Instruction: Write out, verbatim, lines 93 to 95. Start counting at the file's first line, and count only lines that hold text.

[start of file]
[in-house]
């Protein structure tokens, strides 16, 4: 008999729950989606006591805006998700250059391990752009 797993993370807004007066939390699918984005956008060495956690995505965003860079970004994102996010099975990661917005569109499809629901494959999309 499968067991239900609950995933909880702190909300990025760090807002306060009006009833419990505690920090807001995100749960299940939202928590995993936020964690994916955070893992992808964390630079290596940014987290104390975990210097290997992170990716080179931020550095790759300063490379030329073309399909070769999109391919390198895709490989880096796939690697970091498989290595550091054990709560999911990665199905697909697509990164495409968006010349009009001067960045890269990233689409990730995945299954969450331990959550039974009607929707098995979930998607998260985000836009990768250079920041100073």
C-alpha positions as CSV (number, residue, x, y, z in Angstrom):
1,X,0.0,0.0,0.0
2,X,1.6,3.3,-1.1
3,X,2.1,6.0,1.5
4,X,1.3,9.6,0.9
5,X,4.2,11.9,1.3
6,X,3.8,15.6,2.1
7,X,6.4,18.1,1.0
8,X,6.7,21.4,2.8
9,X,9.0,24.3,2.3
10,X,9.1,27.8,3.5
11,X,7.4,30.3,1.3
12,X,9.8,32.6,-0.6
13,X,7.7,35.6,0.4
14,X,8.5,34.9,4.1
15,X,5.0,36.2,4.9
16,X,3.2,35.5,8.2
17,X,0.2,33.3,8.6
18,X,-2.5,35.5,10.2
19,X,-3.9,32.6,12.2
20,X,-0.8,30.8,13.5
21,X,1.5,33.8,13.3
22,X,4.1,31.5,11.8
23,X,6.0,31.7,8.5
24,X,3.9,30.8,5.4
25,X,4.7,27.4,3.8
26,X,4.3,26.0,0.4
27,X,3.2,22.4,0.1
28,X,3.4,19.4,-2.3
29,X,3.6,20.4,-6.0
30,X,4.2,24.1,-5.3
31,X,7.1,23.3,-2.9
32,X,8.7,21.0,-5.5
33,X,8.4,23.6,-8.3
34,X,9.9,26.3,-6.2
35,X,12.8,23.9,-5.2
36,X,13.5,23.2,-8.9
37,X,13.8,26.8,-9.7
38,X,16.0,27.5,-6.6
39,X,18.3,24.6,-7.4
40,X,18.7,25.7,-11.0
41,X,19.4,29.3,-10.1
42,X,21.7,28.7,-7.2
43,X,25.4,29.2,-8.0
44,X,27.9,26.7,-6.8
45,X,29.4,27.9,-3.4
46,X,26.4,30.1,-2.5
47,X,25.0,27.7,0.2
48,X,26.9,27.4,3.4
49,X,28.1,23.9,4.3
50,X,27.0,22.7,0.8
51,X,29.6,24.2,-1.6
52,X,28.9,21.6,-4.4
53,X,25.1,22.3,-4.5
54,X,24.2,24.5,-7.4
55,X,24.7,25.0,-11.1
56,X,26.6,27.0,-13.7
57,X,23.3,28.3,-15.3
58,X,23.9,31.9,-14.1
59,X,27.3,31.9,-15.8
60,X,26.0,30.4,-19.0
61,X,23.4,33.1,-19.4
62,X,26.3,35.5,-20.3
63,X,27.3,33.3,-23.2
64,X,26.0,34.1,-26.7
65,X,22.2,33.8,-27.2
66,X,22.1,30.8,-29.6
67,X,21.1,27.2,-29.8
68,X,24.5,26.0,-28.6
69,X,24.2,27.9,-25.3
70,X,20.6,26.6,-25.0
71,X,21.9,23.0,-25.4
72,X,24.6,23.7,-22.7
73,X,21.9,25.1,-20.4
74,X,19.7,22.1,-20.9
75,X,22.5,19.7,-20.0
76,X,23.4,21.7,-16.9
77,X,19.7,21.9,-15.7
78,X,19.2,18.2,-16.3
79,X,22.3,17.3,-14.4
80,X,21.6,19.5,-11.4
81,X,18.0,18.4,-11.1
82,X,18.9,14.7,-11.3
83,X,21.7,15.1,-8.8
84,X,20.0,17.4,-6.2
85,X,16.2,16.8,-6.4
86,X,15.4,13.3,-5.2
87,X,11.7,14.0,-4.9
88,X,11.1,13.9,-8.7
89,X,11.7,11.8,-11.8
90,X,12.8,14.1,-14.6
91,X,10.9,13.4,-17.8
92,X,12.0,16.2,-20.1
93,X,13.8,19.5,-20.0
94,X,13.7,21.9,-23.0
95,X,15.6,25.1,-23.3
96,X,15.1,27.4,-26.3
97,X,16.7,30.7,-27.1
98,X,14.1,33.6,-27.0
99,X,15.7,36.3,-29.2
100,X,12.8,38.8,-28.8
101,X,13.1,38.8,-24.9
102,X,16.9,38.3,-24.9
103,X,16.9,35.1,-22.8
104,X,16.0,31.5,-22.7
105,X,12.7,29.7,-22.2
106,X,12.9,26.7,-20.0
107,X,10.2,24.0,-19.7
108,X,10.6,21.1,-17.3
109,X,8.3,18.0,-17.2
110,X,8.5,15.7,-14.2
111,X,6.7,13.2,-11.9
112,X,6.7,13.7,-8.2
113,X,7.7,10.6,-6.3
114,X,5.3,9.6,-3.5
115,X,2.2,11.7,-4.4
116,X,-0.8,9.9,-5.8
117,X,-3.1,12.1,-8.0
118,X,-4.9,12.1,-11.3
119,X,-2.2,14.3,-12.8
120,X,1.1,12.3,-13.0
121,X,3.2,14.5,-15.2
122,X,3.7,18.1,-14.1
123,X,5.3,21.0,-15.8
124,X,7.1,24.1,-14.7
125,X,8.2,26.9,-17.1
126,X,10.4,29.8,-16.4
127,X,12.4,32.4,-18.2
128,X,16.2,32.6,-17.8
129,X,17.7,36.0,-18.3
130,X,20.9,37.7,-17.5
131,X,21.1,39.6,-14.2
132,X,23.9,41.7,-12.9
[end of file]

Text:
90,X,12.8,14.1,-14.6
91,X,10.9,13.4,-17.8
92,X,12.0,16.2,-20.1